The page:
4. Ceremonial Procedure:
1. Making a Sacrifice to the Dragon
Place the table cloth in front of the Dragon. If you don’t have a table you can put the table cloth on the ground in front of the boat. Put the fruits and chicken and perhaps other foods on the table cloth and decorate it nicely together with some incense. Place the metal bucket or container nearby the table cloth.
Next, have someone who is important to the team, club or organization, like the team captain, club president or your big sponsors, hold the burning incense in their hands. The hands should be clasped together in front. The person should then bow three times to the Dragon and three times to the open water. The team and other attending guests may also bow. Repeat for each boat you are awakening. After bowing, place the Hell Money in the metal bucket and burn it. So far no speeches areÂ held. By making the sacrific and bowing, you will be showing respect to the Dragon and the Spirits of the Water.
2. Giving Name to the Boat (if applicable)
Again, have someone important to your team or group perform this step. If you are adding a sponsor’s name to the boat this would be a perfect time to involve them. Have the sponosr remove the wrapping paper or cloth covering the name of the boat. It is appropriate for the person to say a few words such as “this boat shall from now on carry the name……” or “I wish you all good luck on the water”… something like that. This is not the time for long drawn out speeches. Remember, the Dragon is waiting and he still can’t see.
3. Awakening the Dragon
Again, one of the important persons, it doesn’t need to be always the same, takes the red paint and the brush and dots the dragon head at five points. The center of each eye, the tongue and the tip of each dragon horn. Painting the eyes gives the dragon sight. Painting the tongue gives him taste. The horns are painted to give the dragon power.
4. Bowing of the Awakened Dragon
If at this point the boat is still on land, it is time to launch it. You can place incense somewhere near the bow of the boat, the point where the head attaches is a good place. Once the boat is in the water have the crew load. The entire crew including drummer and helm back paddles some distance away from the shore or dock and then sprints forward briefly toward the ceremonial party. They stop the boat and repeat the process a total of three times. This symbolises the Dragon bowing to the audience, which many bow also or greet him in return.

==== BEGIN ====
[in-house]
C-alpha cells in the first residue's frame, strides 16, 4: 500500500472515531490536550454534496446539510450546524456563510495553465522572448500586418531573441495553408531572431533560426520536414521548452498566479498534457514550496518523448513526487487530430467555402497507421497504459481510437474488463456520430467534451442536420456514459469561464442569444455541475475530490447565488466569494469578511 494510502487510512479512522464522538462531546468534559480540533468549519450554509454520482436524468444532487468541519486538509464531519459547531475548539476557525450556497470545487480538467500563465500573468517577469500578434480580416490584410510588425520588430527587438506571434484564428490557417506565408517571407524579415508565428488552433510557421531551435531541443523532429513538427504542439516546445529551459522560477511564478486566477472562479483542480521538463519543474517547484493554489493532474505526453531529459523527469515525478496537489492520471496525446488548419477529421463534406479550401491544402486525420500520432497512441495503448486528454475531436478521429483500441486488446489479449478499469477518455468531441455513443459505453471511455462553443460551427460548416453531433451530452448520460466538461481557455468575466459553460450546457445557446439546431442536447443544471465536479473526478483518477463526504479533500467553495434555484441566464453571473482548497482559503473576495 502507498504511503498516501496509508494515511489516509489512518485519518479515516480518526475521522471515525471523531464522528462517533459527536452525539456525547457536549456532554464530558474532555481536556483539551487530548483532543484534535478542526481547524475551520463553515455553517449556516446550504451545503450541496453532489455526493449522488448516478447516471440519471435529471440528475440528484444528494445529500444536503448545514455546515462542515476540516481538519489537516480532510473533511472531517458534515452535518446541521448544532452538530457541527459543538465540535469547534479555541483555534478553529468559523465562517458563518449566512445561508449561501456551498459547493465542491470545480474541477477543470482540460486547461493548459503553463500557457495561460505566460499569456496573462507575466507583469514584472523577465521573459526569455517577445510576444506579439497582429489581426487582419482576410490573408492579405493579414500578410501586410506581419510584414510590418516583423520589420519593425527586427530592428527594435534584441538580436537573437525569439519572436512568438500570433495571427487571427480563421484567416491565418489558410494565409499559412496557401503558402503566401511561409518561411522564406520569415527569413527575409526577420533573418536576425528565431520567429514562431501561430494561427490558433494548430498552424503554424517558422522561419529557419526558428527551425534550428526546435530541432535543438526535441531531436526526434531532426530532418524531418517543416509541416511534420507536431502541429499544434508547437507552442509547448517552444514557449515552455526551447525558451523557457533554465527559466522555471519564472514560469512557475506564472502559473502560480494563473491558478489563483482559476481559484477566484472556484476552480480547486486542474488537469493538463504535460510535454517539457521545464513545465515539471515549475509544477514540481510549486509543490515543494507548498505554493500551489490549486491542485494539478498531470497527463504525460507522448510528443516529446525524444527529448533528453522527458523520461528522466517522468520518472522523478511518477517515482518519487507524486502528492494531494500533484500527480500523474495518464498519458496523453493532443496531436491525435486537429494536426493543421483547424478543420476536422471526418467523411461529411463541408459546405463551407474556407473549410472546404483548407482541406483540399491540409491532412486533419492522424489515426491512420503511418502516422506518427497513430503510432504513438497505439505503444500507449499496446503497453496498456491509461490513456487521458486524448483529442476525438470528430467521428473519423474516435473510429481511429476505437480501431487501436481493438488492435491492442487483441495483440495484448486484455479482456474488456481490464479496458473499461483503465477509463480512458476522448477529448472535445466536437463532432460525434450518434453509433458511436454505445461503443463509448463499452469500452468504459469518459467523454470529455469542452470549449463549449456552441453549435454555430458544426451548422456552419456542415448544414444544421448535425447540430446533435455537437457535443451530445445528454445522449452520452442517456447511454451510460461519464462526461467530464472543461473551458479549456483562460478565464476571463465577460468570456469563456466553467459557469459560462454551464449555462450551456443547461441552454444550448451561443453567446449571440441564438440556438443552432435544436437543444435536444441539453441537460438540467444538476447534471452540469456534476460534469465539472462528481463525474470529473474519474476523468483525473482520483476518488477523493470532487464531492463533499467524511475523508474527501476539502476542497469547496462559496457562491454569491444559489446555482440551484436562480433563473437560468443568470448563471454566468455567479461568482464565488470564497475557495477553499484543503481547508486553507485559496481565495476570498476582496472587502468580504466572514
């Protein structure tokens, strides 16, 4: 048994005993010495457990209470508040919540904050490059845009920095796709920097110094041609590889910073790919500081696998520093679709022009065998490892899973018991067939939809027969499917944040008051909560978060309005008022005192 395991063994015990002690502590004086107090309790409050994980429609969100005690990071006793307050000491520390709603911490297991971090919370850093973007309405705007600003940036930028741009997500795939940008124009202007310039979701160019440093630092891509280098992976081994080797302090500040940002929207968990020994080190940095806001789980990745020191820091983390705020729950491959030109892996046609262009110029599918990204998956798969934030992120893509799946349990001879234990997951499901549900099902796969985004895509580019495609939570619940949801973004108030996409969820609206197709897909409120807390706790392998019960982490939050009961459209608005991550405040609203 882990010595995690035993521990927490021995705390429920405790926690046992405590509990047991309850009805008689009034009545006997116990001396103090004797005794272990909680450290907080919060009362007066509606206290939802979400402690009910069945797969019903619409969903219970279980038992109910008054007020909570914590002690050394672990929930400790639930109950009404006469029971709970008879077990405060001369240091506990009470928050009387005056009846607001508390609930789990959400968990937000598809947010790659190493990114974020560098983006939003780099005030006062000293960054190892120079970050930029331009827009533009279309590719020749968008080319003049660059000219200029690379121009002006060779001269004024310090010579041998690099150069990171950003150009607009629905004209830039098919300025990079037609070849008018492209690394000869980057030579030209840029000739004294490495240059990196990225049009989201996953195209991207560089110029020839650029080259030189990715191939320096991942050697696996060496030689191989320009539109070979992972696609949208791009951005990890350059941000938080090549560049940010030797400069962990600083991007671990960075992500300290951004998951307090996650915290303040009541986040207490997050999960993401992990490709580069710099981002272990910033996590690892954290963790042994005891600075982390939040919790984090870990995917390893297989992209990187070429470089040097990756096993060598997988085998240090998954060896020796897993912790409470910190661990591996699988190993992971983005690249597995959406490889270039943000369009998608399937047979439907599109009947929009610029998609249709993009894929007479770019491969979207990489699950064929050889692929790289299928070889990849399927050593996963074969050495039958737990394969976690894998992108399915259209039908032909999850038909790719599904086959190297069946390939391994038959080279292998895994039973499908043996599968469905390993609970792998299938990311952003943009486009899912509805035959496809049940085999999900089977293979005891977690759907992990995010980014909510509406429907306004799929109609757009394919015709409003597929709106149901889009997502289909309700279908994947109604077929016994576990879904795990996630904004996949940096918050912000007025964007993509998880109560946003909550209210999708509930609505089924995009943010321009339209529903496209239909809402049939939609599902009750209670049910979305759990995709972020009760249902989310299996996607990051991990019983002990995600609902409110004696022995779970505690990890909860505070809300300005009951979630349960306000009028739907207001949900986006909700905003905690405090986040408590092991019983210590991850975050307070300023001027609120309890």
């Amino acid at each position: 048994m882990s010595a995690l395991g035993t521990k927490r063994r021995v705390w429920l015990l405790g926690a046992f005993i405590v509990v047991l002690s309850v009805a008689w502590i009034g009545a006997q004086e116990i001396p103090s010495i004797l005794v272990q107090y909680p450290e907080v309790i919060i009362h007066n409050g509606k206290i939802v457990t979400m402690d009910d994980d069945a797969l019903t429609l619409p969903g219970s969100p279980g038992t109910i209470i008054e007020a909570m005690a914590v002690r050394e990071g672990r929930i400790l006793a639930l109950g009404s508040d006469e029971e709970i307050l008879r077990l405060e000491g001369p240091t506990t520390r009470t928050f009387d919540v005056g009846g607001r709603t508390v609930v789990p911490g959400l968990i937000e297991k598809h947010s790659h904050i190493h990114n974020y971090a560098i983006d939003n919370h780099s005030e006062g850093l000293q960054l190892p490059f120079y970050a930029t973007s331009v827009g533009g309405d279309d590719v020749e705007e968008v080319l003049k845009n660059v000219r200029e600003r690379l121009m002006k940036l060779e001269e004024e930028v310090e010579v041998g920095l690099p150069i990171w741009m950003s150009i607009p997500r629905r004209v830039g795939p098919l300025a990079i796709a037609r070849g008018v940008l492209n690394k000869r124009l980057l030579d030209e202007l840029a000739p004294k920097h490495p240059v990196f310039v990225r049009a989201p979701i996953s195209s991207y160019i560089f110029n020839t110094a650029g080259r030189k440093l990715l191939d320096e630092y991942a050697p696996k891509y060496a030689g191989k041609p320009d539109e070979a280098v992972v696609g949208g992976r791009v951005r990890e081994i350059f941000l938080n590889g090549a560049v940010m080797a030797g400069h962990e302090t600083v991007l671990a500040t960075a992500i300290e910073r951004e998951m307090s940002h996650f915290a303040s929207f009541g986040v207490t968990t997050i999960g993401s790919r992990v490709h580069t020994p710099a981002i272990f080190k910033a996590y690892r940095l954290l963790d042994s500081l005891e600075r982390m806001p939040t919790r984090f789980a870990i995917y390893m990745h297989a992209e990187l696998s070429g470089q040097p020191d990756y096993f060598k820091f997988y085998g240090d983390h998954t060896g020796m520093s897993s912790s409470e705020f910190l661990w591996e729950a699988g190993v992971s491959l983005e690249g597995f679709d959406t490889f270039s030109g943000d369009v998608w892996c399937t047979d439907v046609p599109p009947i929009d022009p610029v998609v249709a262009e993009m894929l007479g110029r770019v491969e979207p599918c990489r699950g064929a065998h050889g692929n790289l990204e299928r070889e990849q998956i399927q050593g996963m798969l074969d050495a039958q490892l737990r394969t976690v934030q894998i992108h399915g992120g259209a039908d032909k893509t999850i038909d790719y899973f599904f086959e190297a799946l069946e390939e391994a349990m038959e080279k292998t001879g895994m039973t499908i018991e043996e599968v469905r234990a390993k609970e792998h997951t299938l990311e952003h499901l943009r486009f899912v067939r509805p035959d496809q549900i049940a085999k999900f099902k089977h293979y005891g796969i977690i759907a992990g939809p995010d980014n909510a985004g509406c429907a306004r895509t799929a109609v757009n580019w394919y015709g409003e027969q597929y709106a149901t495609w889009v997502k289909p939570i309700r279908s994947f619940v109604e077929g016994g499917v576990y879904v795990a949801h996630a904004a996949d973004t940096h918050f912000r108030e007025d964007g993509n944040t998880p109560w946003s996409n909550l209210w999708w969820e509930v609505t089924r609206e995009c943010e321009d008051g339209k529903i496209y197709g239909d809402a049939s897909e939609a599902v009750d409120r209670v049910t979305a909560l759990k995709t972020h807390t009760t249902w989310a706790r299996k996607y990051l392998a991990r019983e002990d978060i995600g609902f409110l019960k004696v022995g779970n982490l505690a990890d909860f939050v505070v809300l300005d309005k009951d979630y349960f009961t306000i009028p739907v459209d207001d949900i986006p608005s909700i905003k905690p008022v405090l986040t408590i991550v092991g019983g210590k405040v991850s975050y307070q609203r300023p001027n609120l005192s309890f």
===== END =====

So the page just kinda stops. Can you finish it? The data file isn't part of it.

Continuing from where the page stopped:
5. Showing the Dragon around
Next the boat is paddled once around the water venue. This allows the Dragon and the Spirits of the Water to become introduced and know where the Dragon will be moving around.
6. Cutting the Roasted Pig
When the boat is back to the shore, it is time for speeches and to cut the roast pig, which is known as good for the Gods. The cutting is ceremonial, but after that it just becomes another dish for the party. The fruits and chicken, which have been symbolically sacrified are in fact there and can be eaten.
Again, there are many different variations of this ceremony. This is the one that many of the Hong Kong Fishermen use and that is familiar to me (the author). It is similar to ceremonies in other parts of Asia. If you use this one you can feel confident that your boats are properly awakened, named and are ready to race.
Read about the history of dragon boating – links below.
|Australian History International History|
Forza on the Swan River, Perth, Western Australia
If you click on the link, and go to the “Downloads” page, you can download a “free” pdf version of Issue # 1 January 2008 – there are some interesting articles about the history and traditions of the sport as well as spotlights on dragon boating in other countries. Check out p9-13 Dragon boat racing in Hong Kong, p26 The Dotting of the Eye and Boat Name Ceremonies.
You can also download from this page the IDBF Newsletter January 2009 (International Dragon Boat Federation). There are some interesting articles, including one about a dragon boat festival in a village in China. Also a calendar of events from around the world, the start of dragon boating in Brazil, the “Buy a Boat for Africa” campaign, and a tribute to the central figure in Australian dragon boating, Jon Taylor, who died in December 2008.